As someone who’s long ago left the world of dieting and disordered eating behind, I’m still shocked every time I hear references to dieting. It’s all around me everywhere I go. At the doctor, at work, at the grocery store, at the gym, at home, and on my social media feed. At this point, it’s truly impossible to avoid diet culture. Since it can be so easy to be sucked back into diet culture, especially in the beginning, let’s explore some ways to challenge the culture so you can remain a non-dieter, intuitive eater, and lover of self.
Common scenario: you’re getting ready for the day and you’ve got a cute top on, but when you go to slip on your pants, you can barely button them up. They may be cutting into your waist, unable to close, and just plain too tight. Regardless of where you are with your body image, this moment of being too expansive for your clothing can set off internal panic. You wonder what happened between this moment and the last time you wore these pants? Did you expand that much in one week? Why do you still even care about these things? One simple trigger has the potential to ruin your whole day if you let it.
You don’t need to alter recipes to make them super-duper healthy. We don’t need cakes made out of kale. But sometimes we want a dessert that caters to our dietary restrictions and it’s perfectly okay to make changes.
When developing a recipe (or just throwing a bunch of things together), remember that everything that goes into baked goods has a purpose. The following ingredients may be ones you’re looking to change. You can make changes, but the substitutes need to be able to perform the same tasks. The dessert needs to look good and taste good.
Psychiatric medications, including antidepressants, antianxiety, stimulants, antipsychotics, and mood stabilizers, are just like medications for any other illness. They can be necessary and they can be life-saving. They can also come with some unpleasant side effects. If the side effects are mild and you feel the medication is otherwise benefiting you, let’s talk about how to limit the side effects while ensuring the medication is working optimally.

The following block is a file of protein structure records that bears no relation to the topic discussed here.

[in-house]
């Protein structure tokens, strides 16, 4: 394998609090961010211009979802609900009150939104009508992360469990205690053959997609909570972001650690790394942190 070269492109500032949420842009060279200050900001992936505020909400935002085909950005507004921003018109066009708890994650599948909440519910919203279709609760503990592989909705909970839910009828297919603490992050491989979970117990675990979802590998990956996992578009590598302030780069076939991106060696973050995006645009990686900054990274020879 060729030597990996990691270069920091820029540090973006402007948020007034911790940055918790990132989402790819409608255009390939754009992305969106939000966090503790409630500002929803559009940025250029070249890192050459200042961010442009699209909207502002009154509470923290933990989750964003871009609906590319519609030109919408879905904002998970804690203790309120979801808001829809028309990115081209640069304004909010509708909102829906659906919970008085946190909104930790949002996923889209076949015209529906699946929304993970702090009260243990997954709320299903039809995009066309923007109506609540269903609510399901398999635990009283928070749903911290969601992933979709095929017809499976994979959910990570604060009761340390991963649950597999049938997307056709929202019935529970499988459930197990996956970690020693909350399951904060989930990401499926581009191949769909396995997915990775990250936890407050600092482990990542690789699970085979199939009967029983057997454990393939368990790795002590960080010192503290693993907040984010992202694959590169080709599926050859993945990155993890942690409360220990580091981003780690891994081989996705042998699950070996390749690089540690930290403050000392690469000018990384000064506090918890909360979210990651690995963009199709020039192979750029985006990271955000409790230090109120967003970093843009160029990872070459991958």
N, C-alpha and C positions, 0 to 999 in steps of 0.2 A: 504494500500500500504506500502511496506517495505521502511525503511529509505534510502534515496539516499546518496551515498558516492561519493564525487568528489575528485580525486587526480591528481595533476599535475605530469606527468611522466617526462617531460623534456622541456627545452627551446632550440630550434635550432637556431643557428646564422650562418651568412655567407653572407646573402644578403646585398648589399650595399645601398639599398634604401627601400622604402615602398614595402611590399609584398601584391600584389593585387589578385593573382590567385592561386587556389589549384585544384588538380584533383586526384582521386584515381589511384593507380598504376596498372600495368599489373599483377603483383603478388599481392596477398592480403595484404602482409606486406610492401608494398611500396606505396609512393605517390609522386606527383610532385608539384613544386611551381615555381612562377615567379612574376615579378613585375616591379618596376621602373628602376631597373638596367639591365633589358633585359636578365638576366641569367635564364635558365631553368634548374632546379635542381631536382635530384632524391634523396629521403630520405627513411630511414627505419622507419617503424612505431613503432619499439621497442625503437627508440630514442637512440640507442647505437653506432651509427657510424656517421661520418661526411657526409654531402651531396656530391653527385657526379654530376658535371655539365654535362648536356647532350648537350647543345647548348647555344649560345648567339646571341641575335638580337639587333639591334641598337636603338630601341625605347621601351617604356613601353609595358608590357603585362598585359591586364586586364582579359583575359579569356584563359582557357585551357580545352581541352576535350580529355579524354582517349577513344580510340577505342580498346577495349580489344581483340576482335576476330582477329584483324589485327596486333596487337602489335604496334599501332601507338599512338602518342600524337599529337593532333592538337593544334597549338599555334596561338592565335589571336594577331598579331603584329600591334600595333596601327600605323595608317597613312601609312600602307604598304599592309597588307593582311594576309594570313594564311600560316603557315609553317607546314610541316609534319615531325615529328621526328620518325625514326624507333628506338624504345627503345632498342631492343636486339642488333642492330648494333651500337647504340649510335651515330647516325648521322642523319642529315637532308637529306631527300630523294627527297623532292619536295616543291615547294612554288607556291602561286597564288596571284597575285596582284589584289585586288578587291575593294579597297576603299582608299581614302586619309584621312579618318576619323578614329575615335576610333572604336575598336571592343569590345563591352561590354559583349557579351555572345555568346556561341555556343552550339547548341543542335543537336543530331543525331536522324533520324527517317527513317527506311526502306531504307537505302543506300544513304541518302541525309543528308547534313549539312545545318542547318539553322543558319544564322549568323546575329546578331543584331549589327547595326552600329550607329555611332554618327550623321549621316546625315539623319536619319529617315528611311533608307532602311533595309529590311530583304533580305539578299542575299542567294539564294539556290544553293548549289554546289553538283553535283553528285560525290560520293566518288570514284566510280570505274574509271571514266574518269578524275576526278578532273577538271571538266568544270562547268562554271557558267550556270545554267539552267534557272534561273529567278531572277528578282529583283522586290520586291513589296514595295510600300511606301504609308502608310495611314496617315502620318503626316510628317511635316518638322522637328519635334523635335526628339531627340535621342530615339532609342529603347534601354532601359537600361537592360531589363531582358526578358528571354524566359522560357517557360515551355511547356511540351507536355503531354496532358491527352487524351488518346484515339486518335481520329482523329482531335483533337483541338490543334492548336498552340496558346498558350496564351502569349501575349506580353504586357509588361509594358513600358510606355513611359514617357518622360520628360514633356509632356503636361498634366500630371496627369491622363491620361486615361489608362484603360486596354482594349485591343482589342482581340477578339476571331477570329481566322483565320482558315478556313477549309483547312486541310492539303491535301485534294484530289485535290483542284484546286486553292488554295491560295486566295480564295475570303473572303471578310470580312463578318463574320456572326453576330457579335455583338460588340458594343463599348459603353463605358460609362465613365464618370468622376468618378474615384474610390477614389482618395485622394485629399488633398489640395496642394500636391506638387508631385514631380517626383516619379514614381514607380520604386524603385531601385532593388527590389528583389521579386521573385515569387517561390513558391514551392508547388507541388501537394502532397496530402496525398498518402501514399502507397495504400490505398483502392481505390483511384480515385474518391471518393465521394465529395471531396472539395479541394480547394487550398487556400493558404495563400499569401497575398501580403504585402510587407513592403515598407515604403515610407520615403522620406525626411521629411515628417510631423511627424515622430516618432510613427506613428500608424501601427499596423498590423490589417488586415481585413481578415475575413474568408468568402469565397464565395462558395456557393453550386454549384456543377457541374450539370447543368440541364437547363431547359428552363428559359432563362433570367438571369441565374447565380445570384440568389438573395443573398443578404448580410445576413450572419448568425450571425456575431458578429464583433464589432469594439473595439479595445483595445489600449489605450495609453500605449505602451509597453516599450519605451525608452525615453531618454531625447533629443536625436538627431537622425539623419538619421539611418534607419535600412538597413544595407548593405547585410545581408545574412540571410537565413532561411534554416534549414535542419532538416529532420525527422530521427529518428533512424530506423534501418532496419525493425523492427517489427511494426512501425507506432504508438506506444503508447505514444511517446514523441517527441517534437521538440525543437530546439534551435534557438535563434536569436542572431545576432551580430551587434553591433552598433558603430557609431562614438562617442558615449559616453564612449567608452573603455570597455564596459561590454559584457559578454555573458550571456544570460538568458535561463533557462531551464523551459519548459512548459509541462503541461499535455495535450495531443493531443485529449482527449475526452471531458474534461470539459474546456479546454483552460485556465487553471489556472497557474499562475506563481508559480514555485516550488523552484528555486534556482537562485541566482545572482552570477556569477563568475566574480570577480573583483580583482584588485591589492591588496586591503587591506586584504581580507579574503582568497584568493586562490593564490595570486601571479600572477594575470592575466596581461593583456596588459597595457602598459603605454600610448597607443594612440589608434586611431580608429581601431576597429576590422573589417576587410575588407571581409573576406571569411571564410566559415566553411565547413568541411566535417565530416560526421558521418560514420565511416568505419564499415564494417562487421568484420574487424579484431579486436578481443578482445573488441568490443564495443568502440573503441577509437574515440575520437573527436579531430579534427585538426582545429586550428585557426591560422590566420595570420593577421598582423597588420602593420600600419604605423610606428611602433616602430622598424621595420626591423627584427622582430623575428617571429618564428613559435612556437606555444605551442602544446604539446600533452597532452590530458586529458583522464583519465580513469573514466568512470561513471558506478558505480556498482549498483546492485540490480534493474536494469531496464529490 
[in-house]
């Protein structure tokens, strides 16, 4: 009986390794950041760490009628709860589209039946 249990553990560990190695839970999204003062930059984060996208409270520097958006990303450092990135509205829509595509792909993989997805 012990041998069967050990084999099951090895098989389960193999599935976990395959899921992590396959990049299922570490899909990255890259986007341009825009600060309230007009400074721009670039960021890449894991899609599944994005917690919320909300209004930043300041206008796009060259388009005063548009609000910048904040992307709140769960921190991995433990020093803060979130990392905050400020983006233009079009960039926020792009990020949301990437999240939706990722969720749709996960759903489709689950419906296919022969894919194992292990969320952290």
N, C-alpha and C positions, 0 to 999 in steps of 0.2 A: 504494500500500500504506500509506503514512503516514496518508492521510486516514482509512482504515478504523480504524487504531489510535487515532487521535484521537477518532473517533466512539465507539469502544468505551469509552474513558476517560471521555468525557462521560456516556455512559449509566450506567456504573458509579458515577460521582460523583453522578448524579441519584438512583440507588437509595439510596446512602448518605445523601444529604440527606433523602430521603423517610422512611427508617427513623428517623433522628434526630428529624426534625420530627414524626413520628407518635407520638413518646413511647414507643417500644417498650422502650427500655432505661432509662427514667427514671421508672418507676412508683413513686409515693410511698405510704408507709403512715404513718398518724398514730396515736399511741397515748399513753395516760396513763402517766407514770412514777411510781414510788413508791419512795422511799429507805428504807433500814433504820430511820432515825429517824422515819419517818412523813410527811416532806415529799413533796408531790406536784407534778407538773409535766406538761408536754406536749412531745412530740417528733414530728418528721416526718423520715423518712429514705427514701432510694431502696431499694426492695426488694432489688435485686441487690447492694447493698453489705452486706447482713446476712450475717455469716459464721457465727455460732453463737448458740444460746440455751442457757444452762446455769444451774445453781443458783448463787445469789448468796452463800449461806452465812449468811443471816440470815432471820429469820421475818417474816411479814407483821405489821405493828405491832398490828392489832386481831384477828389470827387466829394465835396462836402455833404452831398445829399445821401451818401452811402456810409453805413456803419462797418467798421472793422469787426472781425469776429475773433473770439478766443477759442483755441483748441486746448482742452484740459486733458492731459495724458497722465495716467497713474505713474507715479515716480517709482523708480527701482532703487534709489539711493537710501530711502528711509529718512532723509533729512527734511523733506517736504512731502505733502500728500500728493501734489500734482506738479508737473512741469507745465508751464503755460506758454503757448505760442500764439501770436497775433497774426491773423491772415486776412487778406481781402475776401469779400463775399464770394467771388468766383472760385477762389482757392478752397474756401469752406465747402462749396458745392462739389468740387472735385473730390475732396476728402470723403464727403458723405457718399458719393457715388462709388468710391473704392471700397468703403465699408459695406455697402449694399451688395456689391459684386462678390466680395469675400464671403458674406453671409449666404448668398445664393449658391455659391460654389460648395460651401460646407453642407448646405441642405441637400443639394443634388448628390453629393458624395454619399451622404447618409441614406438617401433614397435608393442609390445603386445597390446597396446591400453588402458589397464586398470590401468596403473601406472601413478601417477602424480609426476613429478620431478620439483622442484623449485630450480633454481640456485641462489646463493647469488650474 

You’ve probably heard that improving the quality of your diet can help ease the symptoms of depression. Maybe you’ve tried improving your diet, or maybe that still feels too hard right now. If you’ve already tried medication, therapy, and social support groups for your depression, it may be time to also take a look at improving the quality of your diet to help manage the symptoms of depression, says a new randomized controlled trial from Australia.
We’ve all had challenging days. Either at work, at school, or caused by a fight with someone or too much stress at home. It’s easy to think of self-care and taking care of yourself as eating treats or buying items you feel you “deserve” because your day was so difficult. This can lead you to ignore all of those stressful moments because you automatically compensate with food or purchases and don’t give yourself time to process your feelings. So here’s 58 practical ways to treat yourself without food or spending money after a challenging day.
With so many health blogs and social media accounts, it can be challenging to determine which sites are providing legitimate health information, and which are stretching the truth or flat out making things up. First hint: anyone claiming to be able to provide instant results with an expensive supplement is probably not legit.